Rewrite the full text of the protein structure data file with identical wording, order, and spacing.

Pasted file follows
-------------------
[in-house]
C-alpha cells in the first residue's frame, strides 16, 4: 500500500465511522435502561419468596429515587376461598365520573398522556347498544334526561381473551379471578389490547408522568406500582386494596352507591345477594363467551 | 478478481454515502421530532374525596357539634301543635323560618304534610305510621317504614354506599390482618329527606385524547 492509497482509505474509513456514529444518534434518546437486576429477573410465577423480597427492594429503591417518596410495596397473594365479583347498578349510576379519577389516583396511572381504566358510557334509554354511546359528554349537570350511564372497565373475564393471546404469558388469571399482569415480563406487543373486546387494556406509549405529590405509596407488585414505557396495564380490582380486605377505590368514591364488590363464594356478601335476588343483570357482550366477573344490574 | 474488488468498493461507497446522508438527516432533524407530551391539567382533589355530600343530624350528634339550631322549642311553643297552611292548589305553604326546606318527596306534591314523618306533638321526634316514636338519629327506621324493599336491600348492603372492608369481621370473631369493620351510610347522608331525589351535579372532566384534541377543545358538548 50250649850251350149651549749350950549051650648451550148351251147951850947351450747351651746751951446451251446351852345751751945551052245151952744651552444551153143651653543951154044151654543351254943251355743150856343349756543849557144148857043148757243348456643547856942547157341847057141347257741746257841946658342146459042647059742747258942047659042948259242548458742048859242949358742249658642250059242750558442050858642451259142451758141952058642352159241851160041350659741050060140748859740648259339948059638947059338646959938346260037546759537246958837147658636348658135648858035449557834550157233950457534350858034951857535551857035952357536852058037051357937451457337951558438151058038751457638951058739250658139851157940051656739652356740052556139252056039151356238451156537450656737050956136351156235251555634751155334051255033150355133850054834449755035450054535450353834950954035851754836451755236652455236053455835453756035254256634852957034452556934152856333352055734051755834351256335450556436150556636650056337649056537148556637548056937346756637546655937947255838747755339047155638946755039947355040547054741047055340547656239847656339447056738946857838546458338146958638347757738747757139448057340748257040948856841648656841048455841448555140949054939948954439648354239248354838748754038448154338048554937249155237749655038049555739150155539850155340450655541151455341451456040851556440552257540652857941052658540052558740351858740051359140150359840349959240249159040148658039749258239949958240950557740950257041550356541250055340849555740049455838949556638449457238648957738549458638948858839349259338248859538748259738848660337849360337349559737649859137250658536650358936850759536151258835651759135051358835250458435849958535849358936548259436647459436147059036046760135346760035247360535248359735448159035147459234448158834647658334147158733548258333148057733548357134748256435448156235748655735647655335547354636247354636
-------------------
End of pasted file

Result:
[in-house]
C-alpha cells in the first residue's frame, strides 16, 4: 500500500465511522435502561419468596429515587376461598365520573398522556347498544334526561381473551379471578389490547408522568406500582386494596352507591345477594363467551 | 478478481454515502421530532374525596357539634301543635323560618304534610305510621317504614354506599390482618329527606385524547 492509497482509505474509513456514529444518534434518546437486576429477573410465577423480597427492594429503591417518596410495596397473594365479583347498578349510576379519577389516583396511572381504566358510557334509554354511546359528554349537570350511564372497565373475564393471546404469558388469571399482569415480563406487543373486546387494556406509549405529590405509596407488585414505557396495564380490582380486605377505590368514591364488590363464594356478601335476588343483570357482550366477573344490574 | 474488488468498493461507497446522508438527516432533524407530551391539567382533589355530600343530624350528634339550631322549642311553643297552611292548589305553604326546606318527596306534591314523618306533638321526634316514636338519629327506621324493599336491600348492603372492608369481621370473631369493620351510610347522608331525589351535579372532566384534541377543545358538548 50250649850251350149651549749350950549051650648451550148351251147951850947351450747351651746751951446451251446351852345751751945551052245151952744651552444551153143651653543951154044151654543351254943251355743150856343349756543849557144148857043148757243348456643547856942547157341847057141347257741746257841946658342146459042647059742747258942047659042948259242548458742048859242949358742249658642250059242750558442050858642451259142451758141952058642352159241851160041350659741050060140748859740648259339948059638947059338646959938346260037546759537246958837147658636348658135648858035449557834550157233950457534350858034951857535551857035952357536852058037051357937451457337951558438151058038751457638951058739250658139851157940051656739652356740052556139252056039151356238451156537450656737050956136351156235251555634751155334051255033150355133850054834449755035450054535450353834950954035851754836451755236652455236053455835453756035254256634852957034452556934152856333352055734051755834351256335450556436150556636650056337649056537148556637548056937346756637546655937947255838747755339047155638946755039947355040547054741047055340547656239847656339447056738946857838546458338146958638347757738747757139448057340748257040948856841648656841048455841448555140949054939948954439648354239248354838748754038448154338048554937249155237749655038049555739150155539850155340450655541151455341451456040851556440552257540652857941052658540052558740351858740051359140150359840349959240249159040148658039749258239949958240950557740950257041550356541250055340849555740049455838949556638449457238648957738549458638948858839349259338248859538748259738848660337849360337349559737649859137250658536650358936850759536151258835651759135051358835250458435849958535849358936548259436647459436147059036046760135346760035247360535248359735448159035147459234448158834647658334147158733548258333148057733548357134748256435448156235748655735647655335547354636247354636